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How Kahoot! impacts learning in higher education: research roundup

Kahoot! co-founder and professor at the Norwegian University of Science and Technology, shares a recap of research looking into the impact of Kahoot! on higher education.

April 8, 2020

I’ve been using Kahoot! in my university lectures for many years and found it very helpful to pre-assess knowledge, review topics, collect feedback, and lower the threshold for discussions even in a large class. It also works great in a distance learning setting when I have to connect with my students virtually.

Recently, one of the most respected journals covering technology in education – Computers & Education (Elsevier) – published an article on the effect of using Kahoot! for learning that I co-authored with Rabail Tahir. Our article investigated studies that researched how Kahoot! affects learning performance, class dynamics, students’ and teachers’ attitudes, and student anxiety – especially in higher education.

Our review covered 93 studies published in the last couple of years. 84% of them described experiments, surveys, case studies, cross-sectional, and mixed studies in the context of higher education. The most frequent themes we found were students’ perception of using Kahoot! for learning (88%), learning performance (39%), and class dynamics (35%). Our literature review also revealed a rapid increase in the number of scientific articles on Kahoot! since 2015.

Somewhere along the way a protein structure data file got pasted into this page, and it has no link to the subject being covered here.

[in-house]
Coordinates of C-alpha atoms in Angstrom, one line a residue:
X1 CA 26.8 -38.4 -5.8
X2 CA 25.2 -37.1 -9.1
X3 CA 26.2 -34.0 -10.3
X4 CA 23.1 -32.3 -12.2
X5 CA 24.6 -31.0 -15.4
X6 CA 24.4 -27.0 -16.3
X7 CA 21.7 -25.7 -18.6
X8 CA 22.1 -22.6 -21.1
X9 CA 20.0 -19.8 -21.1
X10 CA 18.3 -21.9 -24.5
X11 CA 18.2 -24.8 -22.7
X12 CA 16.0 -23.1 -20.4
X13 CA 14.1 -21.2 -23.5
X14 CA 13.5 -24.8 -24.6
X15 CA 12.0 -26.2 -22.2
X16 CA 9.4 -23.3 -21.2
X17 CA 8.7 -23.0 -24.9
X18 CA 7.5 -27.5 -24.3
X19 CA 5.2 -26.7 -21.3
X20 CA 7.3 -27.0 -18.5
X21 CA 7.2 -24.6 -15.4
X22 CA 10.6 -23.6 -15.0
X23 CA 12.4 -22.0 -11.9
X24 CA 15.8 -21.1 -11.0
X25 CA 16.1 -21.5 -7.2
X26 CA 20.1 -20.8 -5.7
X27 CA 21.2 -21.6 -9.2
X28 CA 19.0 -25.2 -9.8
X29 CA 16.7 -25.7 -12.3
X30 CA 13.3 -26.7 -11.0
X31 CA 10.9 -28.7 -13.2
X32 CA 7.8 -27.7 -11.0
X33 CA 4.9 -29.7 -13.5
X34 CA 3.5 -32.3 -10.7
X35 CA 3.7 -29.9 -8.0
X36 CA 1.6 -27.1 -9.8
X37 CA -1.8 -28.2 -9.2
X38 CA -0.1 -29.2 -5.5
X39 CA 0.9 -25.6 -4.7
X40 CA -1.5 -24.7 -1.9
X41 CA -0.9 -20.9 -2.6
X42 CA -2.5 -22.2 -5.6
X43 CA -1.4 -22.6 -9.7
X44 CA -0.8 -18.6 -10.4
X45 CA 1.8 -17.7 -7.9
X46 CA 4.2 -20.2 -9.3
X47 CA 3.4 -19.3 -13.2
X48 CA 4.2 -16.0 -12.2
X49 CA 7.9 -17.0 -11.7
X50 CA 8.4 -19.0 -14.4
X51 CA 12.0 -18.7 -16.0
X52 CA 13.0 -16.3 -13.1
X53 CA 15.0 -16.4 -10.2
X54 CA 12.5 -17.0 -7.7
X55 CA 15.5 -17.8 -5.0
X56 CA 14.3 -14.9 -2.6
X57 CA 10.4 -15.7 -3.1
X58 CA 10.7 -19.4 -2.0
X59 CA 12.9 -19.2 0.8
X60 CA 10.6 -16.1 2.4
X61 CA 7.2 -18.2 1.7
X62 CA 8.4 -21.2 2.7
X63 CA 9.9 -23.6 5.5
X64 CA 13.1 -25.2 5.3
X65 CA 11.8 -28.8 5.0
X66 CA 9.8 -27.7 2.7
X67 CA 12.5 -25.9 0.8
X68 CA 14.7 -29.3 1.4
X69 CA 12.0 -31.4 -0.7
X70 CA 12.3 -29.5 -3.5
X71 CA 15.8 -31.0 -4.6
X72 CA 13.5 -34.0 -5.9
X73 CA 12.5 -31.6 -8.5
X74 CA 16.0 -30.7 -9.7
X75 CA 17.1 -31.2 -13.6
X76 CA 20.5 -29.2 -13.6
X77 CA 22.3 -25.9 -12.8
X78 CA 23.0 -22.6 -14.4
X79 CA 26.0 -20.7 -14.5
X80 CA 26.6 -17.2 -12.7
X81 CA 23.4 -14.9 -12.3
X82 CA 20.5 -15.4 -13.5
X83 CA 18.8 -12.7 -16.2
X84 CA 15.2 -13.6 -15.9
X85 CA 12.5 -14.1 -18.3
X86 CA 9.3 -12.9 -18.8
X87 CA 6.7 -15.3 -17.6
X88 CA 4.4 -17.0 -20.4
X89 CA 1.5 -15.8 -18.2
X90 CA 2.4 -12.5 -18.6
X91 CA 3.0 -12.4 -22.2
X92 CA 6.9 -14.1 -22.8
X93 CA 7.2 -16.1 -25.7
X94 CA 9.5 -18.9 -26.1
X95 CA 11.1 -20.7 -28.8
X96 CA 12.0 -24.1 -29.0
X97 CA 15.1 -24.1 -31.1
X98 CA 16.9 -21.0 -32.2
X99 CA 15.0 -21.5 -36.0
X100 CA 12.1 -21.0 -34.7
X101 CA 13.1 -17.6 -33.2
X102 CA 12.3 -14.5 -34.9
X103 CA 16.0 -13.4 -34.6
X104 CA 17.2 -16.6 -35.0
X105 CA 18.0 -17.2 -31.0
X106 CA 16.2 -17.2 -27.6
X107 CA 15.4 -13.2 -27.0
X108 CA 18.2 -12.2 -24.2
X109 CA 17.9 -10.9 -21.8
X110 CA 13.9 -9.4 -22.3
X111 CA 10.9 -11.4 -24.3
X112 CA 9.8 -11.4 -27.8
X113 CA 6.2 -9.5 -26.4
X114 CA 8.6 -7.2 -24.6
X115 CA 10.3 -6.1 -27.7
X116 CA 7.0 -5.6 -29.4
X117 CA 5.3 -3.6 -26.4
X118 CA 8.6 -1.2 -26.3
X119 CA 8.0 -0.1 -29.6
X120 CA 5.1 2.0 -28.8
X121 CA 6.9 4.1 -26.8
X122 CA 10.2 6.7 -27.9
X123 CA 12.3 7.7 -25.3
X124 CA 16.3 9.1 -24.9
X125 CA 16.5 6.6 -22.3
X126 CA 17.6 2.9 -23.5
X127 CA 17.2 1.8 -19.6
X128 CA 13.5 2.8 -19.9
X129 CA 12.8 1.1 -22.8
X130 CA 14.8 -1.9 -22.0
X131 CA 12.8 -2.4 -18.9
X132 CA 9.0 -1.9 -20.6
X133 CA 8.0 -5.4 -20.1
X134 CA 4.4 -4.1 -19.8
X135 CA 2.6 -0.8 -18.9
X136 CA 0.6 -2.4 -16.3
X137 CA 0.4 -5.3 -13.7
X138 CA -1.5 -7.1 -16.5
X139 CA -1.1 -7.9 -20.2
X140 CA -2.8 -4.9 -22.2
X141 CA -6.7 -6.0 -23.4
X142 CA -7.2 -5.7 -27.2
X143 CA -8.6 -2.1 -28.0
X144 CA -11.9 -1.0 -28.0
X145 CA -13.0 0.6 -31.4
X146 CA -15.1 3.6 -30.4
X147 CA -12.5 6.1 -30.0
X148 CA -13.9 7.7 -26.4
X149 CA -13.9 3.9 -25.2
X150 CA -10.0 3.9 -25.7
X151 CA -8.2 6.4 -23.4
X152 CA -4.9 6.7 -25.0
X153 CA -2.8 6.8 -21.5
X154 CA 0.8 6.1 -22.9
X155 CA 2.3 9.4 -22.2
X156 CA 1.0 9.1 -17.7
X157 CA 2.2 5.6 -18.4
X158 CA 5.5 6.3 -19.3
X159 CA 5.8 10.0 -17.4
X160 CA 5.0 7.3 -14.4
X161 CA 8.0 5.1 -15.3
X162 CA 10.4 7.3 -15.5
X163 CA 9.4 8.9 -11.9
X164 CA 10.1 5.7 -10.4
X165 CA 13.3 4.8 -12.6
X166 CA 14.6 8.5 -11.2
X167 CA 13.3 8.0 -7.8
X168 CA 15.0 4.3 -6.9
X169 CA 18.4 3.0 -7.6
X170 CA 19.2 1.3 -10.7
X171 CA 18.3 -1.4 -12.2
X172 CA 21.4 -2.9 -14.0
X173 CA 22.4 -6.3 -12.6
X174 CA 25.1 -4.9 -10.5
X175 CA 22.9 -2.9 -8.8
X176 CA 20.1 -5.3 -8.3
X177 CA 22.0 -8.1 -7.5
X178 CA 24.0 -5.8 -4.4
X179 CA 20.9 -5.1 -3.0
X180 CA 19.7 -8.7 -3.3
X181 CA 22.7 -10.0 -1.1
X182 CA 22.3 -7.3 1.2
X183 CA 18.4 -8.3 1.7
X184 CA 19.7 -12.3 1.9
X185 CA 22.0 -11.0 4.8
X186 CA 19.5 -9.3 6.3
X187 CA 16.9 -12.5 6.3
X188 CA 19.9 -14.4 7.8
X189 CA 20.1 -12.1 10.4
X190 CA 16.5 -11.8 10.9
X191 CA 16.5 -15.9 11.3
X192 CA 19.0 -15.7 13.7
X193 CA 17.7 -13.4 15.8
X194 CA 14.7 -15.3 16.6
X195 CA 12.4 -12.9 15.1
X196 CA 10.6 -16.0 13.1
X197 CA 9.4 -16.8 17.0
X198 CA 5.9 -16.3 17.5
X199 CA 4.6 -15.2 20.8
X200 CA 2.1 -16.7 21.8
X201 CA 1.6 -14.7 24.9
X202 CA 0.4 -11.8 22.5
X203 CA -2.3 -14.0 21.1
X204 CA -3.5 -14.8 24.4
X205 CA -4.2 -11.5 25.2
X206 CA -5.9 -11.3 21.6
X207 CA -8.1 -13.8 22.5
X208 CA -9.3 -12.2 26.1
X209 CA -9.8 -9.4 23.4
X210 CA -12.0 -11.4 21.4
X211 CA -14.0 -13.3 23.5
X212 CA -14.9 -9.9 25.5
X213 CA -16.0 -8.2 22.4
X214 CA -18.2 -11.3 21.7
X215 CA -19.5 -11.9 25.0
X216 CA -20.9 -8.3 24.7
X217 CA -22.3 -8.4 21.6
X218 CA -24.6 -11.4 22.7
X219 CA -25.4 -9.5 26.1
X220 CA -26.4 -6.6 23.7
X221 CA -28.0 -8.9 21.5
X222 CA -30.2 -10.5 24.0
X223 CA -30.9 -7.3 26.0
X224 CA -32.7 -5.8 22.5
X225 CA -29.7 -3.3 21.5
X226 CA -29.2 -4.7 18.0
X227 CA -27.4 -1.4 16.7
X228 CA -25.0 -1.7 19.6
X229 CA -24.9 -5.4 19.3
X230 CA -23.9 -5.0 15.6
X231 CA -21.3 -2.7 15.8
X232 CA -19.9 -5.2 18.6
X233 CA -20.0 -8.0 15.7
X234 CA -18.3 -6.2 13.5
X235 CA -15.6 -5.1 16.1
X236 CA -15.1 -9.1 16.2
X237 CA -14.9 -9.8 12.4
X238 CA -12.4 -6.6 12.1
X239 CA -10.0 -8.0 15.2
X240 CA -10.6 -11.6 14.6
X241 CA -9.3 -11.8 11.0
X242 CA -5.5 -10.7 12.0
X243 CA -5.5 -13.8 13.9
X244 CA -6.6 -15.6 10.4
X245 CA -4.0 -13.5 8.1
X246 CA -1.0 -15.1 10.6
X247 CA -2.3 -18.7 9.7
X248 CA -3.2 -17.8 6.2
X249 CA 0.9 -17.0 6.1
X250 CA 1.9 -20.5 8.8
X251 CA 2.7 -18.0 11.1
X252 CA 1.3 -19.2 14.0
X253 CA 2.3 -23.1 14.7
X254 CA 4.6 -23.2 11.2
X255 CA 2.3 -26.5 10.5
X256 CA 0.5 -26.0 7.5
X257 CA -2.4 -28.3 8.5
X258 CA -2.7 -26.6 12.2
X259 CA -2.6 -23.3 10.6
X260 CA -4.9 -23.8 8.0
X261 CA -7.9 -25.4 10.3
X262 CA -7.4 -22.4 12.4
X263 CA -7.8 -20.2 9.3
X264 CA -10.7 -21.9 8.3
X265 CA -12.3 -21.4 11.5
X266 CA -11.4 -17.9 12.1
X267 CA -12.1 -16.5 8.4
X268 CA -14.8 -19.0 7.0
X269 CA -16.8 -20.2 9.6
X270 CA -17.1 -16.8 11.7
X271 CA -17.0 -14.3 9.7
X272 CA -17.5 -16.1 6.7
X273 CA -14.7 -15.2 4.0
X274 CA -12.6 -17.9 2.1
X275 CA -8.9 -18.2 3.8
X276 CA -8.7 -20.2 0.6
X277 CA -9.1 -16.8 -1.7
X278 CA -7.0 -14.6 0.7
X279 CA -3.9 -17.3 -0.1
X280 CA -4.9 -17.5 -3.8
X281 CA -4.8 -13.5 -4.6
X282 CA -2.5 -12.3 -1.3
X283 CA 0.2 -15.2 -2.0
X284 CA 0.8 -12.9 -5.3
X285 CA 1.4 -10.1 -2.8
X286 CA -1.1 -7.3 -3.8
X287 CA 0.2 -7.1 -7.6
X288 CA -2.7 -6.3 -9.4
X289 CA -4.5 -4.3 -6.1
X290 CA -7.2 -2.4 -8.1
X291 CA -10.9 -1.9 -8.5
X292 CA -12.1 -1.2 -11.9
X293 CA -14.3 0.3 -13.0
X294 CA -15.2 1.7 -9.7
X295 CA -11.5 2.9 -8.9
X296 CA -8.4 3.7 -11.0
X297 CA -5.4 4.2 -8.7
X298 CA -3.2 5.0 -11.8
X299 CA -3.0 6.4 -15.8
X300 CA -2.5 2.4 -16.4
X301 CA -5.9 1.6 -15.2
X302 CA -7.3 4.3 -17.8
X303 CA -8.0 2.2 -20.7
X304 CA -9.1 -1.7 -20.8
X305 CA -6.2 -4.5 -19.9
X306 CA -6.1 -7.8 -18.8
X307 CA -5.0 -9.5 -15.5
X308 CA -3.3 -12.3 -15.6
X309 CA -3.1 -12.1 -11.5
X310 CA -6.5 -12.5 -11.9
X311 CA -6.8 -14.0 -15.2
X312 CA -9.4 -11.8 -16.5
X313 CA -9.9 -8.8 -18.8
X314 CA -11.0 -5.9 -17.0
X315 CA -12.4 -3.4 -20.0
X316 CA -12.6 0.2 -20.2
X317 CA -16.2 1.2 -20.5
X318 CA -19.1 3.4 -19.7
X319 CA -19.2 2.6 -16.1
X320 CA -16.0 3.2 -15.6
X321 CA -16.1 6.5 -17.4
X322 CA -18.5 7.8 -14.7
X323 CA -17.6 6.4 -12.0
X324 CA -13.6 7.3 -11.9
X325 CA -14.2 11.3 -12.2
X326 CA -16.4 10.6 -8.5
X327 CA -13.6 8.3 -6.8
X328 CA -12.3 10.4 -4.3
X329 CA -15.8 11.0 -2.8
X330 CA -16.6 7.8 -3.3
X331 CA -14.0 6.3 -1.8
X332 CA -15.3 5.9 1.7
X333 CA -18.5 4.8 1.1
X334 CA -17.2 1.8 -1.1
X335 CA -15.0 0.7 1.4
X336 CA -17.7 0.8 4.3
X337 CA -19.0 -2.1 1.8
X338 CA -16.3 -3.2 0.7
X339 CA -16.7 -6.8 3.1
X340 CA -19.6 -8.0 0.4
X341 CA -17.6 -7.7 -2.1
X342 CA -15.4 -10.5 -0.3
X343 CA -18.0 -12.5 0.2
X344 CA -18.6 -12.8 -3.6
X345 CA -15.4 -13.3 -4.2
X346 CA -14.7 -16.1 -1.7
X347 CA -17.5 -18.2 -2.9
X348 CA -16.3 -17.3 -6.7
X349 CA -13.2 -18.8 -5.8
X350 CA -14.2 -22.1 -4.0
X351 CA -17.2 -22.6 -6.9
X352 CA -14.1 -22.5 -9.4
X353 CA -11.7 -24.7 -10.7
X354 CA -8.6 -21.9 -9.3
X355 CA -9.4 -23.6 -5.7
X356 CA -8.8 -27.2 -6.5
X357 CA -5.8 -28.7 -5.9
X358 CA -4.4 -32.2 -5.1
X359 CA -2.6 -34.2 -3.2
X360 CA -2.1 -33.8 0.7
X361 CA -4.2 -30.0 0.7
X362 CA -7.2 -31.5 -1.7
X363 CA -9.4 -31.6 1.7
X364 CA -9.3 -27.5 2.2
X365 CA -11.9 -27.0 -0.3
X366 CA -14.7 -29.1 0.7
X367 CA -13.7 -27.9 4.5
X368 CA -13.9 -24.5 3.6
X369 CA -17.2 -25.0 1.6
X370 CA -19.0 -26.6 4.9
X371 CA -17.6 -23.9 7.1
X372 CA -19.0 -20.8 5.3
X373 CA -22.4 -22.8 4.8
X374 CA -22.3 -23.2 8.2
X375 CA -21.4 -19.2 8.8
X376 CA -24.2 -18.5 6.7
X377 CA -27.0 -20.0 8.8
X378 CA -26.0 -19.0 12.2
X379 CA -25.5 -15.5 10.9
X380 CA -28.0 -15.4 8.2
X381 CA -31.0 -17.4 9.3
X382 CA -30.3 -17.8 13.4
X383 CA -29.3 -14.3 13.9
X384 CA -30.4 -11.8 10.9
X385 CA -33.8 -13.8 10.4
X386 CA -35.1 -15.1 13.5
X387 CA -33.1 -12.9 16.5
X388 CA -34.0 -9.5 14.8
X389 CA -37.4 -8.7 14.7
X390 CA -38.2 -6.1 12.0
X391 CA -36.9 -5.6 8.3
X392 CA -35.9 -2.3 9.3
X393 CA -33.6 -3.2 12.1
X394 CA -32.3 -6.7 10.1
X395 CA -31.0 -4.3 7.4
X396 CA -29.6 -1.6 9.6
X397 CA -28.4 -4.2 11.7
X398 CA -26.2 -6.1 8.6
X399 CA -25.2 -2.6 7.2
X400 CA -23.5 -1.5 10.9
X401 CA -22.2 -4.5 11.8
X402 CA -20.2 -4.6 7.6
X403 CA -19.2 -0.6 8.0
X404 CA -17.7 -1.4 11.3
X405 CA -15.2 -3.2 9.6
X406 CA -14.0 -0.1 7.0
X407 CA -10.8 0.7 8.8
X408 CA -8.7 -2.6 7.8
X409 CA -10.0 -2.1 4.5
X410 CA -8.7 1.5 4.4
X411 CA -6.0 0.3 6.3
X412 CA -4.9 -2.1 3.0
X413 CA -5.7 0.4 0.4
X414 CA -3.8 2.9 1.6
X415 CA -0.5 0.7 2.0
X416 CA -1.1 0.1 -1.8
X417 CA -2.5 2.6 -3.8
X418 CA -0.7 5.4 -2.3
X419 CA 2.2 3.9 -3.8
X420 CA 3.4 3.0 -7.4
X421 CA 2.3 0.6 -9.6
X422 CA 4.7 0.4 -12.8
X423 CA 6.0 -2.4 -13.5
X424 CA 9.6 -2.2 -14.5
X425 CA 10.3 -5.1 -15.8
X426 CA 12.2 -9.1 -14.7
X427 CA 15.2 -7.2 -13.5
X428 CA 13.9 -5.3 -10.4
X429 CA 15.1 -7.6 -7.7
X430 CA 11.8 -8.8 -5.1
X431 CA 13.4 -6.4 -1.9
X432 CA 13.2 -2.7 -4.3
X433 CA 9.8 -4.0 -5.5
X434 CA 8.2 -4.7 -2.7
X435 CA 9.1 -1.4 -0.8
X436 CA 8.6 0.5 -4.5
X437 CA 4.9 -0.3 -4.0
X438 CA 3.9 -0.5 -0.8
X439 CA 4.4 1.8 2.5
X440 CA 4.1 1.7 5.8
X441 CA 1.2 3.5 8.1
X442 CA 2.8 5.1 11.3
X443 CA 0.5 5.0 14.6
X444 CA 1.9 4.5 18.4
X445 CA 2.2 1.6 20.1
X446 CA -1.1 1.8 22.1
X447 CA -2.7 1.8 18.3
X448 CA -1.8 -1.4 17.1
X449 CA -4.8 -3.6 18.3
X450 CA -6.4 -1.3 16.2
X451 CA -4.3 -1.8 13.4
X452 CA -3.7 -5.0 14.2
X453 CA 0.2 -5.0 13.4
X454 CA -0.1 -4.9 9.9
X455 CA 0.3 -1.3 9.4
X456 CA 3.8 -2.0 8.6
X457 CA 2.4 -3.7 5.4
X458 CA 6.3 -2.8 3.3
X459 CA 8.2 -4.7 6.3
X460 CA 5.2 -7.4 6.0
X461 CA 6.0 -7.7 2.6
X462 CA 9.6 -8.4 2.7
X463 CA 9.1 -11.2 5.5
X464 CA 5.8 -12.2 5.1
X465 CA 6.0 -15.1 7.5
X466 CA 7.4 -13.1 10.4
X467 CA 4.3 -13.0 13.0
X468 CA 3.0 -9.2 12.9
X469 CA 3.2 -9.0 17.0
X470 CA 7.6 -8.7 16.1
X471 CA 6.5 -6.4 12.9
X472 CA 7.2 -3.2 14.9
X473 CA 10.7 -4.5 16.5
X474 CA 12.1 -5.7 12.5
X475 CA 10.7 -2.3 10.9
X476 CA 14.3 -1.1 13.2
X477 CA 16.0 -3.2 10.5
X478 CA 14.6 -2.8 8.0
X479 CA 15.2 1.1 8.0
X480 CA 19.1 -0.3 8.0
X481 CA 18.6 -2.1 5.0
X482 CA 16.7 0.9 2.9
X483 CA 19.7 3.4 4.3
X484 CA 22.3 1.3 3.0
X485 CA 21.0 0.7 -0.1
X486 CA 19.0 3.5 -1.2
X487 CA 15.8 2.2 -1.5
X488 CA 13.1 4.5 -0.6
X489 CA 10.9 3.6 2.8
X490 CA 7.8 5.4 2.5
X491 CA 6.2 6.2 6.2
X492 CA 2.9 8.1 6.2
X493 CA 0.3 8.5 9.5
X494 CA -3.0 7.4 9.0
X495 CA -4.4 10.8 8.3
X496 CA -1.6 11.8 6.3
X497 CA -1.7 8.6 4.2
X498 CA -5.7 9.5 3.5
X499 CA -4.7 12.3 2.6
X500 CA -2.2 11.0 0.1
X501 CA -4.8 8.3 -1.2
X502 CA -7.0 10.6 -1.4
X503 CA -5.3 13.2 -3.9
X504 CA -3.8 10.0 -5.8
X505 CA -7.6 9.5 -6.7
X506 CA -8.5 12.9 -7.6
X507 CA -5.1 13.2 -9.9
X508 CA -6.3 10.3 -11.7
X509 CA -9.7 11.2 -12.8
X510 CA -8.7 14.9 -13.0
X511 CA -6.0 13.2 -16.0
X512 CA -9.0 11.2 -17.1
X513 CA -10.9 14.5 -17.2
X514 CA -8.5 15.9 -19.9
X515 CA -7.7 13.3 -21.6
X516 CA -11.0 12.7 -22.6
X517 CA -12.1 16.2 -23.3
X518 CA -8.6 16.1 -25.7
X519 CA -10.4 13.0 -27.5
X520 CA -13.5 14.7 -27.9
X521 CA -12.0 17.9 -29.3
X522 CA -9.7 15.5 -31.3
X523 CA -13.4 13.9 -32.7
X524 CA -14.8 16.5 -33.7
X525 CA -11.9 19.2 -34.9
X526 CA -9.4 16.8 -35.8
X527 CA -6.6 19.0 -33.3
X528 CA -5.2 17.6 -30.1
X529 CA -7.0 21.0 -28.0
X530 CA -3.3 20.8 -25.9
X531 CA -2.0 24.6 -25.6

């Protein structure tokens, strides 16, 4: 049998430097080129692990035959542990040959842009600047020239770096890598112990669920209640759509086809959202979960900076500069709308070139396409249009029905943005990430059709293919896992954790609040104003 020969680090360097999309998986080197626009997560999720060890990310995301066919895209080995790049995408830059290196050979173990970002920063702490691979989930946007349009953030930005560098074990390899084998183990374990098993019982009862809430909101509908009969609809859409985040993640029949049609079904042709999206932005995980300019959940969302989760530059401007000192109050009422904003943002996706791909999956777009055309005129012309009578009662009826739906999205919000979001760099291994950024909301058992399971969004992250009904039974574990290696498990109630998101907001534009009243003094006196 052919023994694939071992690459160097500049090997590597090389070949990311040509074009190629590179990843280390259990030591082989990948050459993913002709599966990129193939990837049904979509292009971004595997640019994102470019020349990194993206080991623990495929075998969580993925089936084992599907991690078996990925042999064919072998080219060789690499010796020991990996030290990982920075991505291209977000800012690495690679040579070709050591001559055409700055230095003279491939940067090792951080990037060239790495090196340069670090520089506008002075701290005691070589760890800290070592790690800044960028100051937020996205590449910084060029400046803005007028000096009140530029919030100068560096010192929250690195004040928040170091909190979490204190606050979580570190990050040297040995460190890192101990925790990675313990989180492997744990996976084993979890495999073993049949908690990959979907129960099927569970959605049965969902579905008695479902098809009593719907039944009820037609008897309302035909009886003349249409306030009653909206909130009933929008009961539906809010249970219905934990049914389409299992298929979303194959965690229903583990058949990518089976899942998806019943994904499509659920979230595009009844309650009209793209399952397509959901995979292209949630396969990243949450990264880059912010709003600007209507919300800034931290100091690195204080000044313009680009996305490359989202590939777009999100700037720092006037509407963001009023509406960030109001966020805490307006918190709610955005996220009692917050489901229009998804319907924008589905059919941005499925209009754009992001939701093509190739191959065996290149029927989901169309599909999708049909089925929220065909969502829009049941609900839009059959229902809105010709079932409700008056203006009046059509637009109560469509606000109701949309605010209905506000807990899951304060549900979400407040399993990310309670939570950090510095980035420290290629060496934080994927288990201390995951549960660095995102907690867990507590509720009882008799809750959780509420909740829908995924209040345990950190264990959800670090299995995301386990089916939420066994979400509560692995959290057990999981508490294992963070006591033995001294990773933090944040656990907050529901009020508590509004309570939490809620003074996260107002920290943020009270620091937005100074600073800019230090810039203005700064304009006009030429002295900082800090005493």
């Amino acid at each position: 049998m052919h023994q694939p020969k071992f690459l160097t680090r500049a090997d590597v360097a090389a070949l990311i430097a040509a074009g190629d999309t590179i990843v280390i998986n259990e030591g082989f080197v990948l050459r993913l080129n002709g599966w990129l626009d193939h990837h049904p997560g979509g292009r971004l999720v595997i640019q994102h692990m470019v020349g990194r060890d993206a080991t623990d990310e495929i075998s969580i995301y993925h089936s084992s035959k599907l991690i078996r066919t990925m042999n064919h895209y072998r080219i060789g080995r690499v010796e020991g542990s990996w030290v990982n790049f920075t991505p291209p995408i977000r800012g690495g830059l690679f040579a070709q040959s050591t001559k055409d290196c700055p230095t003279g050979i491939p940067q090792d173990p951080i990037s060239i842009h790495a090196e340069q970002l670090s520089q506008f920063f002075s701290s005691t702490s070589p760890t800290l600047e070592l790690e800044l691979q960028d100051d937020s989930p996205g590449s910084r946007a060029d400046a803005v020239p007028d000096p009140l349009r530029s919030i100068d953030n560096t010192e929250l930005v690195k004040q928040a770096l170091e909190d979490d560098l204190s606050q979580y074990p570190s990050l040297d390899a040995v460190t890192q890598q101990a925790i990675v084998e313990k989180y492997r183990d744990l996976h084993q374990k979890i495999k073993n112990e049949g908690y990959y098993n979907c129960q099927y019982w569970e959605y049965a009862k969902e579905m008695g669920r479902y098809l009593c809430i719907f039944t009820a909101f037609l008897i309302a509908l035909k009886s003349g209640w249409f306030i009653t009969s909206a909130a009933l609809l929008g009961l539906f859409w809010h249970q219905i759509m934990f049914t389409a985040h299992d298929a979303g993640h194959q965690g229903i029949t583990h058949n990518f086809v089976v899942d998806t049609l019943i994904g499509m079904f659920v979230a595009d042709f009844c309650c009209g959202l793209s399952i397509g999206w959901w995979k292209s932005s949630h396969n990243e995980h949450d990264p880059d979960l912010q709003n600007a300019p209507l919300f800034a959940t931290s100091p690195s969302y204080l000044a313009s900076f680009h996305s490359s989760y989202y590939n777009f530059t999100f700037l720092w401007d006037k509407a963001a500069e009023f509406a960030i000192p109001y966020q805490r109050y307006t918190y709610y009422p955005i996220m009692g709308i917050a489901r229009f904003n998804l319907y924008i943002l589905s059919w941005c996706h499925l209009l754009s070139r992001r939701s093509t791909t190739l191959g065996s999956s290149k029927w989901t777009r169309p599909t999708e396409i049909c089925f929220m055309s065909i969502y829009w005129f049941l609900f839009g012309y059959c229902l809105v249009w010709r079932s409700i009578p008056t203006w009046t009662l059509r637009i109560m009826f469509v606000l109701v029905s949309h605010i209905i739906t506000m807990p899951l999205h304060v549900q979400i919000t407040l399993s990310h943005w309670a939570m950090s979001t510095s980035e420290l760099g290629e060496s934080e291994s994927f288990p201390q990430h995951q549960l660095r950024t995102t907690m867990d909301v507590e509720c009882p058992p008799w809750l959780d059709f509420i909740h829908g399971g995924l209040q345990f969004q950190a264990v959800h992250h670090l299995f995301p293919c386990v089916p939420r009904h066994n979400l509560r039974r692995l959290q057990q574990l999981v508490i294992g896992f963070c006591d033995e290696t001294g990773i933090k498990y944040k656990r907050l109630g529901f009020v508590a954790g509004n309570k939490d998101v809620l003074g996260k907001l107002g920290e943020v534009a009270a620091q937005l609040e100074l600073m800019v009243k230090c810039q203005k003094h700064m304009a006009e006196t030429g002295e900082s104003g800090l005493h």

The main conclusion from this selection of studies is that Kahoot! has a positive effect on learning compared to traditional tools and approaches in higher education.

Better learning outcomes compared to traditional instruction

The main conclusion from this selection of studies is that Kahoot! has a positive effect on learning compared to traditional tools and approaches in various contexts and domains. Examples of traditional teaching can include the use of a blackboard and slides, as well as non-gamified quizzing tools.

Motivation for attendance and better grades

Other positive Kahoot! effects mentioned in the studies include improved attendance, generally fewer late arrivals to lectures, higher downloads of course material, and higher final grades. Most reported experiments measured learning performance by comparing pre- and post-tests or comparing grades on exercises and examinations.

In one of the examples, researchers ran an experiment with 400 students at the University of Florence, where they compared traditional teaching with game-based teaching using Kahoot!. The research concluded that the game-based approach performed significantly better than the traditional (p=.001, effect size large). A comparable result was also found at Purdue University in the USA, where the group using Kahoot! over seven weeks performed significantly better on the final exam (average of 79.56) than the control group (average of 56.83).